Family Magazine

Some Good Must Come from This Tragedy

By Behan Gifford @sailingtotem


The terrible news came through last night: my friend Cidnie’s daughter, drowned in the marina where she and her husband keep their sailboat. I never experienced Kitty’s bright spark in person, but her lively personality was vividly illustrated by her mother’s stories and pictures.

The cruising community is tight. During a day of waiting and hoping and willing the best, comfort and courage was found in a circle of friends. Most of us have never met in person; we know each other through connections built over years through email, blogs, Facebook groups, chats. My fellow cruising mothers span the globe, and are a fierce tribe. And we know: this could have happened to any of us.

Public tragedy like this brings out the worst in internet rubbernecking, with sanctimonious speculation about what should have been done. The anonymity of the internet makes some people think they can pass judgement, making assumptions in the absence of information and facts, and taking pious comfort as the unaffected about what they’d surely have done differently.

That has no place here. This is simply a tragedy, a terrible accident. This could have happened to any of us.

My circle of boat mamas, gift that they are, melt our courage together in a well compassion and love for our friend. Each of us does what she can: we have mamas who have worked in SAR, who are communication whizzes, who are genius hacks, who have personal experience with public tragedy and know what proactively needs doing.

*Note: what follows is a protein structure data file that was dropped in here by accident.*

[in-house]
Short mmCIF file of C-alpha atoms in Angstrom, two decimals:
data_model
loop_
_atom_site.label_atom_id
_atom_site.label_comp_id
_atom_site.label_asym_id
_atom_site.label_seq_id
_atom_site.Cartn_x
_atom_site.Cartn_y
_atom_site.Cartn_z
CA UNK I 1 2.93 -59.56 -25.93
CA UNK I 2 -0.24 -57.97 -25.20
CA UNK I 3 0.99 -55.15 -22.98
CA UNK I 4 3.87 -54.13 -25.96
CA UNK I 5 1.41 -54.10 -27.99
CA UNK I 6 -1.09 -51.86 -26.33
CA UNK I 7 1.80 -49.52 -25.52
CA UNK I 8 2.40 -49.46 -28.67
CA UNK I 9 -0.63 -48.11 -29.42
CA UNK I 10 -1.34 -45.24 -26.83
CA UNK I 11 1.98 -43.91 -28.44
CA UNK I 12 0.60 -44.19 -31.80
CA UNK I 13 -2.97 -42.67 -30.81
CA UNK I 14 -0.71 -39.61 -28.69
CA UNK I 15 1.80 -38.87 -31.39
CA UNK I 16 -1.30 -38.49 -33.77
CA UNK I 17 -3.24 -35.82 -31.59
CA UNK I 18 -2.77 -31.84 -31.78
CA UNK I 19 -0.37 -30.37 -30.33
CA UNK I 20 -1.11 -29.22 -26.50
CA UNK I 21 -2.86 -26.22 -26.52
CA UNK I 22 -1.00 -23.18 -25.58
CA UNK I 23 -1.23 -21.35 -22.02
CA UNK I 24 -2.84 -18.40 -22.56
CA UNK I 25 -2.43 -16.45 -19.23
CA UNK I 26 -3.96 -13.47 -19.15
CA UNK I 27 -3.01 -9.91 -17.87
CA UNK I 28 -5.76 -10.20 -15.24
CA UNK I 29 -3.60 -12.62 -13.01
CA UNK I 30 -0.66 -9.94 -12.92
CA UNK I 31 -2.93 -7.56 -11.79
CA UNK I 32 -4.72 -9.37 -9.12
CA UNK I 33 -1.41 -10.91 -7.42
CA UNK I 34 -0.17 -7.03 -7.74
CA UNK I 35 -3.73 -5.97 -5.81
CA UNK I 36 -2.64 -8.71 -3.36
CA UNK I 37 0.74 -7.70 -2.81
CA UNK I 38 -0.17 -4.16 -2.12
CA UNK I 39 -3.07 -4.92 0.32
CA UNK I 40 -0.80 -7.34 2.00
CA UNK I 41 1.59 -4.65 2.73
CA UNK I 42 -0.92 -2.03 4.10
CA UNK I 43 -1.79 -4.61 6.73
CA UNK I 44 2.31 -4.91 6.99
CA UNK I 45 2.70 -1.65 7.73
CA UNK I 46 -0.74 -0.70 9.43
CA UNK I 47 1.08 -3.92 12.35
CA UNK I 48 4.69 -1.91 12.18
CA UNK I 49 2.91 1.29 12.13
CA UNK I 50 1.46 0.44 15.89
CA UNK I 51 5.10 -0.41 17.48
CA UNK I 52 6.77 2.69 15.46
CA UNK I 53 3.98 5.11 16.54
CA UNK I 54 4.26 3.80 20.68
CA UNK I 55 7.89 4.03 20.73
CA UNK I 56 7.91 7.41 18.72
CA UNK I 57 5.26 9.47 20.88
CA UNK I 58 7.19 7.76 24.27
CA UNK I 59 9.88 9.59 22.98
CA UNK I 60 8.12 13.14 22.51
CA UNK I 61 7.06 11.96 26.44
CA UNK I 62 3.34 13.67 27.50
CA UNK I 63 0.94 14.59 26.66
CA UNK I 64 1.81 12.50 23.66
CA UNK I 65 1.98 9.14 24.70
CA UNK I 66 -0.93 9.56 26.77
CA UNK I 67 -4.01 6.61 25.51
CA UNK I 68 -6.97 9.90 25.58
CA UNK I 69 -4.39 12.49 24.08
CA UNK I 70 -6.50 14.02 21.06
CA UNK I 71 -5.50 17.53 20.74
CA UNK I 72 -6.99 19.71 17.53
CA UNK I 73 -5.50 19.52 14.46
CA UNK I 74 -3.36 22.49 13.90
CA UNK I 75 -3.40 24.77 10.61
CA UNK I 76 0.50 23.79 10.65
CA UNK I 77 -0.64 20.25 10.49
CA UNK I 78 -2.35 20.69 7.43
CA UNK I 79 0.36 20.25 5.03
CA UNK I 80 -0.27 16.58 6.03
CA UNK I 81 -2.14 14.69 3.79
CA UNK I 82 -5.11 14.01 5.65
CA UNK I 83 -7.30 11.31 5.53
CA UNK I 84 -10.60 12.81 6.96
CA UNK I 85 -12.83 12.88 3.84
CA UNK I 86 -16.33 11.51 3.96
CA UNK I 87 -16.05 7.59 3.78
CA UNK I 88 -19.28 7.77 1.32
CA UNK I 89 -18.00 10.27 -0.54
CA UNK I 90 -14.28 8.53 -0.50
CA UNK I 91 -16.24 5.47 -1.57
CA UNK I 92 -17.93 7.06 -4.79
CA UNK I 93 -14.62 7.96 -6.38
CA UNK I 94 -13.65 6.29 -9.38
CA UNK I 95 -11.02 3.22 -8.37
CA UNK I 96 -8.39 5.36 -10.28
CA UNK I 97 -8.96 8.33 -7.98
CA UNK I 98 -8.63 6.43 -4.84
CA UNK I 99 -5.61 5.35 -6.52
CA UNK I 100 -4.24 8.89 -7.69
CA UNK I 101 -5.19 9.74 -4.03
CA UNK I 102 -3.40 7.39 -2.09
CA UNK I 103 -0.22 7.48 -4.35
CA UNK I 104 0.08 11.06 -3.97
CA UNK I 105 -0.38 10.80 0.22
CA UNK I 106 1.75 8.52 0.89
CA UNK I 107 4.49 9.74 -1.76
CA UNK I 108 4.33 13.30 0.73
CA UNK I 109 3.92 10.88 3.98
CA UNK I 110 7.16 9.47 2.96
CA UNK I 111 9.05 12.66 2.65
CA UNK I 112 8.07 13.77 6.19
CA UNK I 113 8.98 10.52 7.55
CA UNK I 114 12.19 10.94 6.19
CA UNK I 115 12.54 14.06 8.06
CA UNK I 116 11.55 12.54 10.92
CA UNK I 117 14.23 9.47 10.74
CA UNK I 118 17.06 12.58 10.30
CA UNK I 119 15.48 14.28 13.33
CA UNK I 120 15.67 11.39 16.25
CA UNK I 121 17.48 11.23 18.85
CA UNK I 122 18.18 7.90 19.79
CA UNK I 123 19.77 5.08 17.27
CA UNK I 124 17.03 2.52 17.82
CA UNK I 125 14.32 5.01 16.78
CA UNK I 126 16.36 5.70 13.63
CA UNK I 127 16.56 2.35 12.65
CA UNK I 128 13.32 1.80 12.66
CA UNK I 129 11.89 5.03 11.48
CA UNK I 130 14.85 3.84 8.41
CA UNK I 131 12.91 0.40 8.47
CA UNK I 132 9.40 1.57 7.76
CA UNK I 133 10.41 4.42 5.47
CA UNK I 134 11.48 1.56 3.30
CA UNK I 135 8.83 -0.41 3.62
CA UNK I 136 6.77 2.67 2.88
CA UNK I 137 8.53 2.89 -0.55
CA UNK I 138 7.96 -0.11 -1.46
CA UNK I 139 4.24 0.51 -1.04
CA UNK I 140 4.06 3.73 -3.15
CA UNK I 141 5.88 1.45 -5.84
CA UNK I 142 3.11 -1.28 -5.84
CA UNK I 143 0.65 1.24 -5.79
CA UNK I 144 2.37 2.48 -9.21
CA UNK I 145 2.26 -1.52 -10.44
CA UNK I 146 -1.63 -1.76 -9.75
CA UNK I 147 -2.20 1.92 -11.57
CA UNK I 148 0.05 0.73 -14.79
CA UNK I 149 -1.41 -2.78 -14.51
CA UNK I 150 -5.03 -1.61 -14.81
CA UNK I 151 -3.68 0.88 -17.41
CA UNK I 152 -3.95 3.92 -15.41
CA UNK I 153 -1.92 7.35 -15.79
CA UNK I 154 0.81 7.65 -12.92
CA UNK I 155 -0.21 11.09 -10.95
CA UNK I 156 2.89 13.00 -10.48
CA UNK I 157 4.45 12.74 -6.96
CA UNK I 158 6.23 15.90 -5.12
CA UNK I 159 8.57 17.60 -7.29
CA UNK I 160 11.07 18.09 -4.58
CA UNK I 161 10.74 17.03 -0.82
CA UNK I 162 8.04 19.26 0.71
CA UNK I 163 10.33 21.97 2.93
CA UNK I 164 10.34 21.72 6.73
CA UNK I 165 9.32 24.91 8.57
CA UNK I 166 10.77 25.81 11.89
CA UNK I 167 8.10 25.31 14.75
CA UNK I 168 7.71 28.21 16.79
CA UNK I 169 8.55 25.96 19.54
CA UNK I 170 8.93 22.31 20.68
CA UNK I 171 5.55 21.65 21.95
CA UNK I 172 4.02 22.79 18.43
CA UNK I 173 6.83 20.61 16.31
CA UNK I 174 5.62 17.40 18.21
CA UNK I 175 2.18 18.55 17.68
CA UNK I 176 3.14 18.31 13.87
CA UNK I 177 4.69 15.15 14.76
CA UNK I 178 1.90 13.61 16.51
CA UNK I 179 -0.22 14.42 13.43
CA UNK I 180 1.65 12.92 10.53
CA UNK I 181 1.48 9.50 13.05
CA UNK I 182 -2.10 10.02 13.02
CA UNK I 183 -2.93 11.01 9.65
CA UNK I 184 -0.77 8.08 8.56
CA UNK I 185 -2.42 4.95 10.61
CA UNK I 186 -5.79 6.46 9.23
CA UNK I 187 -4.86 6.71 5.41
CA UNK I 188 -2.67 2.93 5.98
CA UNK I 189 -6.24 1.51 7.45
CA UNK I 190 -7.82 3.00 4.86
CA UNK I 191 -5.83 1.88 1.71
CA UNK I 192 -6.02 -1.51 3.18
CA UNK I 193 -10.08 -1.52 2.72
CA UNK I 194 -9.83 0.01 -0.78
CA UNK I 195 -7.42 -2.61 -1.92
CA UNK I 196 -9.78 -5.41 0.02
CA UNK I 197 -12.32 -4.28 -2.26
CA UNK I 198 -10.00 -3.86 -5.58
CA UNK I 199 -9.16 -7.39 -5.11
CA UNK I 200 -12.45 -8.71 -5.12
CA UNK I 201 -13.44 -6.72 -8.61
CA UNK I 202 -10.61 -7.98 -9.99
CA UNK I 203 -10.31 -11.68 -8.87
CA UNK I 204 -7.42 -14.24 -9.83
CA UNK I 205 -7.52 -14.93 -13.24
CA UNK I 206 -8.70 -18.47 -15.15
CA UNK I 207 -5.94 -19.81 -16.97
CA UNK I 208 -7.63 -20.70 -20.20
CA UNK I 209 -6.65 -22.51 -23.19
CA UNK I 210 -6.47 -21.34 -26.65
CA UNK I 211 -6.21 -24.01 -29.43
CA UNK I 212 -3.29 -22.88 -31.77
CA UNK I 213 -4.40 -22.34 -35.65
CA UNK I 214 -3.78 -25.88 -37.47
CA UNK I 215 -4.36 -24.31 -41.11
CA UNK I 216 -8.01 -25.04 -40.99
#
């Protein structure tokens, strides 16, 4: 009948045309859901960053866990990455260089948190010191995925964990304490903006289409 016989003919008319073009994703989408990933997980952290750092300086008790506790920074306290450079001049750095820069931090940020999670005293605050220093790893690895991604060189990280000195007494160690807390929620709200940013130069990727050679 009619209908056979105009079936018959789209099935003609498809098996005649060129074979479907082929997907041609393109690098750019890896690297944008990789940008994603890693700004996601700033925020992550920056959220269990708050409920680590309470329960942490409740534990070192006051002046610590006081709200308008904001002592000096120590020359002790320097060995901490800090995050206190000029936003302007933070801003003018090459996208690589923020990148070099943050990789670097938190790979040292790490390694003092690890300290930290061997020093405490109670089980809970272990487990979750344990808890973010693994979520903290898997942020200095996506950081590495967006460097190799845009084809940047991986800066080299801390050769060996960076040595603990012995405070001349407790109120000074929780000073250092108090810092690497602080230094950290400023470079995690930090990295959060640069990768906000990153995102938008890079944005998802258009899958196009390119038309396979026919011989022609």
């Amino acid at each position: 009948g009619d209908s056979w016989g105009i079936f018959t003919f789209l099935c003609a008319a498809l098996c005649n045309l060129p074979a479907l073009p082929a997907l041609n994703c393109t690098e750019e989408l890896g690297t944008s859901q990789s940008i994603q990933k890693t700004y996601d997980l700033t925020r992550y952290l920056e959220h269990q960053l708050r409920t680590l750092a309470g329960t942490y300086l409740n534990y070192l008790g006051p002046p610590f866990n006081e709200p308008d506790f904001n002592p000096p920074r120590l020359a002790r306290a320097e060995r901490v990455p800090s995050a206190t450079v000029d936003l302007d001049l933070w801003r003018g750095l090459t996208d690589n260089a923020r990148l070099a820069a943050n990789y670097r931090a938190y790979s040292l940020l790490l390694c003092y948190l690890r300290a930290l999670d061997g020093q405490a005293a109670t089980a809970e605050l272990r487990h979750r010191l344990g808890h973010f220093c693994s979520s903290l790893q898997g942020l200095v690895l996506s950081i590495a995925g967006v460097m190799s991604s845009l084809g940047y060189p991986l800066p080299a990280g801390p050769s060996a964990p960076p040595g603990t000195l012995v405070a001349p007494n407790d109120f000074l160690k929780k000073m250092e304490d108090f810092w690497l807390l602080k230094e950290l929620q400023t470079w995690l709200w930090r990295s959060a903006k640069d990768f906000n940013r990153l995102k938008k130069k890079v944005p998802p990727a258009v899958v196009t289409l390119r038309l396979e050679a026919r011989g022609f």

This could have happened to any of us. 

Google tells me that a typical funeral in the USA costs about $10,000. But what no Google search can tell you the many OTHER costs. Like how much wage disruption can hurt a family unable to work while mourning, which the Family and Medical Leave Act won’t do much to help. How the stress of financial strain compounded on grief takes a toll on families. How they need to keep their lives normal, while coming to terms that it will never be the same. Please help if you can:

With gratitude for my tribe: Amanda, Amy, AnneBrittany, Cindy, Diane, Karen, Laureen, Laurie, Nica, the Victorias, and the rest, you know who you are. Today we dilute our wine or coffee or water with salty tears, and hold our boat kids a little closer.


Photos (c) Cidnie Carroll

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